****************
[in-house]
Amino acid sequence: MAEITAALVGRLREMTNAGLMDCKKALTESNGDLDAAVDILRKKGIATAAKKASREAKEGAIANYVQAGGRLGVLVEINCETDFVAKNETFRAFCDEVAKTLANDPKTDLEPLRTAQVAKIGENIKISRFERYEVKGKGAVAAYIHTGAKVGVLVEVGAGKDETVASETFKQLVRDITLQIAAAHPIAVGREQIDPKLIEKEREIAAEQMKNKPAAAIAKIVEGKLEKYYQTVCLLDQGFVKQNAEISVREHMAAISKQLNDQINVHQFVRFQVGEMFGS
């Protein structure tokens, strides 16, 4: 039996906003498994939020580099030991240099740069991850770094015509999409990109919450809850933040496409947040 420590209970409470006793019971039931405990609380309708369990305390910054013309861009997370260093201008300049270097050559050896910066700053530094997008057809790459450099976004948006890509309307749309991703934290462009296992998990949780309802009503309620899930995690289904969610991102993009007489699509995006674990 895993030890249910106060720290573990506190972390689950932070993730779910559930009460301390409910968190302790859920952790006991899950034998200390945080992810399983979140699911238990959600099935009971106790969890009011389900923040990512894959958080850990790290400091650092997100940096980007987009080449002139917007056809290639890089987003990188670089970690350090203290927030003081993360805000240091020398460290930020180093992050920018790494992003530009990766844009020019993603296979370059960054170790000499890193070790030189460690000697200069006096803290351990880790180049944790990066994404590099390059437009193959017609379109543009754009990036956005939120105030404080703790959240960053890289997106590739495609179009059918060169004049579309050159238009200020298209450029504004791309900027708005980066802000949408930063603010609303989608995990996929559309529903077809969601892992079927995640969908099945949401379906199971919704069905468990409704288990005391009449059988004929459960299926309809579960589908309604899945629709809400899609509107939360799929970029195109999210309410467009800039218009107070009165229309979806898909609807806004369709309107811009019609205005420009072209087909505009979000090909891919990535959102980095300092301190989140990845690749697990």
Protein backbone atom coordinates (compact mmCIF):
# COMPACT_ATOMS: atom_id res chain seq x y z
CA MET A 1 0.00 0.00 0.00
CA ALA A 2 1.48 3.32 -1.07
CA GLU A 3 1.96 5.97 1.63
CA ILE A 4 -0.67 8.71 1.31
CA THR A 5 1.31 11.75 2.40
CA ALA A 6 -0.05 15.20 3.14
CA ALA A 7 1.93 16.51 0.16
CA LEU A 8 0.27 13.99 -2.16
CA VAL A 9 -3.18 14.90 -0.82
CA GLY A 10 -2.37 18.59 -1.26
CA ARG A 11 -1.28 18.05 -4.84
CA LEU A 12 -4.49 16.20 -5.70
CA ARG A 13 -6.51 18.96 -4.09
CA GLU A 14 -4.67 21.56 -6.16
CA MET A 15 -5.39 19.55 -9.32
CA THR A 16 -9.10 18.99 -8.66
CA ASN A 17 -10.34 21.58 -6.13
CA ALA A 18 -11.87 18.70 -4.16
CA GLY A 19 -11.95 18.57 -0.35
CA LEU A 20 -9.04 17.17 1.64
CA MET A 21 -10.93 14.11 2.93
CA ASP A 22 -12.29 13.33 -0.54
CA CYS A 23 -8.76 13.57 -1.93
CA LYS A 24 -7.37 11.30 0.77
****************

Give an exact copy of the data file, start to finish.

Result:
[in-house]
Amino acid sequence: MAEITAALVGRLREMTNAGLMDCKKALTESNGDLDAAVDILRKKGIATAAKKASREAKEGAIANYVQAGGRLGVLVEINCETDFVAKNETFRAFCDEVAKTLANDPKTDLEPLRTAQVAKIGENIKISRFERYEVKGKGAVAAYIHTGAKVGVLVEVGAGKDETVASETFKQLVRDITLQIAAAHPIAVGREQIDPKLIEKEREIAAEQMKNKPAAAIAKIVEGKLEKYYQTVCLLDQGFVKQNAEISVREHMAAISKQLNDQINVHQFVRFQVGEMFGS
């Protein structure tokens, strides 16, 4: 039996906003498994939020580099030991240099740069991850770094015509999409990109919450809850933040496409947040 420590209970409470006793019971039931405990609380309708369990305390910054013309861009997370260093201008300049270097050559050896910066700053530094997008057809790459450099976004948006890509309307749309991703934290462009296992998990949780309802009503309620899930995690289904969610991102993009007489699509995006674990 895993030890249910106060720290573990506190972390689950932070993730779910559930009460301390409910968190302790859920952790006991899950034998200390945080992810399983979140699911238990959600099935009971106790969890009011389900923040990512894959958080850990790290400091650092997100940096980007987009080449002139917007056809290639890089987003990188670089970690350090203290927030003081993360805000240091020398460290930020180093992050920018790494992003530009990766844009020019993603296979370059960054170790000499890193070790030189460690000697200069006096803290351990880790180049944790990066994404590099390059437009193959017609379109543009754009990036956005939120105030404080703790959240960053890289997106590739495609179009059918060169004049579309050159238009200020298209450029504004791309900027708005980066802000949408930063603010609303989608995990996929559309529903077809969601892992079927995640969908099945949401379906199971919704069905468990409704288990005391009449059988004929459960299926309809579960589908309604899945629709809400899609509107939360799929970029195109999210309410467009800039218009107070009165229309979806898909609807806004369709309107811009019609205005420009072209087909505009979000090909891919990535959102980095300092301190989140990845690749697990």
Protein backbone atom coordinates (compact mmCIF):
# COMPACT_ATOMS: atom_id res chain seq x y z
CA MET A 1 0.00 0.00 0.00
CA ALA A 2 1.48 3.32 -1.07
CA GLU A 3 1.96 5.97 1.63
CA ILE A 4 -0.67 8.71 1.31
CA THR A 5 1.31 11.75 2.40
CA ALA A 6 -0.05 15.20 3.14
CA ALA A 7 1.93 16.51 0.16
CA LEU A 8 0.27 13.99 -2.16
CA VAL A 9 -3.18 14.90 -0.82
CA GLY A 10 -2.37 18.59 -1.26
CA ARG A 11 -1.28 18.05 -4.84
CA LEU A 12 -4.49 16.20 -5.70
CA ARG A 13 -6.51 18.96 -4.09
CA GLU A 14 -4.67 21.56 -6.16
CA MET A 15 -5.39 19.55 -9.32
CA THR A 16 -9.10 18.99 -8.66
CA ASN A 17 -10.34 21.58 -6.13
CA ALA A 18 -11.87 18.70 -4.16
CA GLY A 19 -11.95 18.57 -0.35
CA LEU A 20 -9.04 17.17 1.64
CA MET A 21 -10.93 14.11 2.93
CA ASP A 22 -12.29 13.33 -0.54
CA CYS A 23 -8.76 13.57 -1.93
CA LYS A 24 -7.37 11.30 0.77